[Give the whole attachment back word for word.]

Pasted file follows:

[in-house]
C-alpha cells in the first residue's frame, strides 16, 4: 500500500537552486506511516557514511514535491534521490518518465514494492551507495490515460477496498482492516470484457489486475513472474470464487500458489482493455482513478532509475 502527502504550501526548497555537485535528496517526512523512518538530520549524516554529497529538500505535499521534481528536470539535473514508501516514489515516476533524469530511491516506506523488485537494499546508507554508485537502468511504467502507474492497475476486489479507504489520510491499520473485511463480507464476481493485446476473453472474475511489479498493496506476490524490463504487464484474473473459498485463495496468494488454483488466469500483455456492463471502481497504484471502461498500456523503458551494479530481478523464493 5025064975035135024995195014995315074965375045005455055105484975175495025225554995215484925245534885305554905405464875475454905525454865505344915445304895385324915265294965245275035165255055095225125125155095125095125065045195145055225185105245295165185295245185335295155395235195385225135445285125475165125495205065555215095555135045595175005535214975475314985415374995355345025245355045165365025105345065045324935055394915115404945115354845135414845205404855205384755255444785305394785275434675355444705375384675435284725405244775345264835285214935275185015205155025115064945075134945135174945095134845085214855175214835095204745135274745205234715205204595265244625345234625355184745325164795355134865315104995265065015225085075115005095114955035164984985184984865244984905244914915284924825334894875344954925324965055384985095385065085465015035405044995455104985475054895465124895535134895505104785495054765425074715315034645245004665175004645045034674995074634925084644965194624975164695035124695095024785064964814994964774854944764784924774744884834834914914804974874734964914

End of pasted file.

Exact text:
[in-house]
C-alpha cells in the first residue's frame, strides 16, 4: 500500500537552486506511516557514511514535491534521490518518465514494492551507495490515460477496498482492516470484457489486475513472474470464487500458489482493455482513478532509475 502527502504550501526548497555537485535528496517526512523512518538530520549524516554529497529538500505535499521534481528536470539535473514508501516514489515516476533524469530511491516506506523488485537494499546508507554508485537502468511504467502507474492497475476486489479507504489520510491499520473485511463480507464476481493485446476473453472474475511489479498493496506476490524490463504487464484474473473459498485463495496468494488454483488466469500483455456492463471502481497504484471502461498500456523503458551494479530481478523464493 5025064975035135024995195014995315074965375045005455055105484975175495025225554995215484925245534885305554905405464875475454905525454865505344915445304895385324915265294965245275035165255055095225125125155095125095125065045195145055225185105245295165185295245185335295155395235195385225135445285125475165125495205065555215095555135045595175005535214975475314985415374995355345025245355045165365025105345065045324935055394915115404945115354845135414845205404855205384755255444785305394785275434675355444705375384675435284725405244775345264835285214935275185015205155025115064945075134945135174945095134845085214855175214835095204745135274745205234715205204595265244625345234625355184745325164795355134865315104995265065015225085075115005095114955035164984985184984865244984905244914915284924825334894875344954925324965055384985095385065085465015035405044995455104985475054895465124895535134895505104785495054765425074715315034645245004665175004645045034674995074634925084644965194624975164695035124695095024785064964814994964774854944764784924774744884834834914914804974874734964914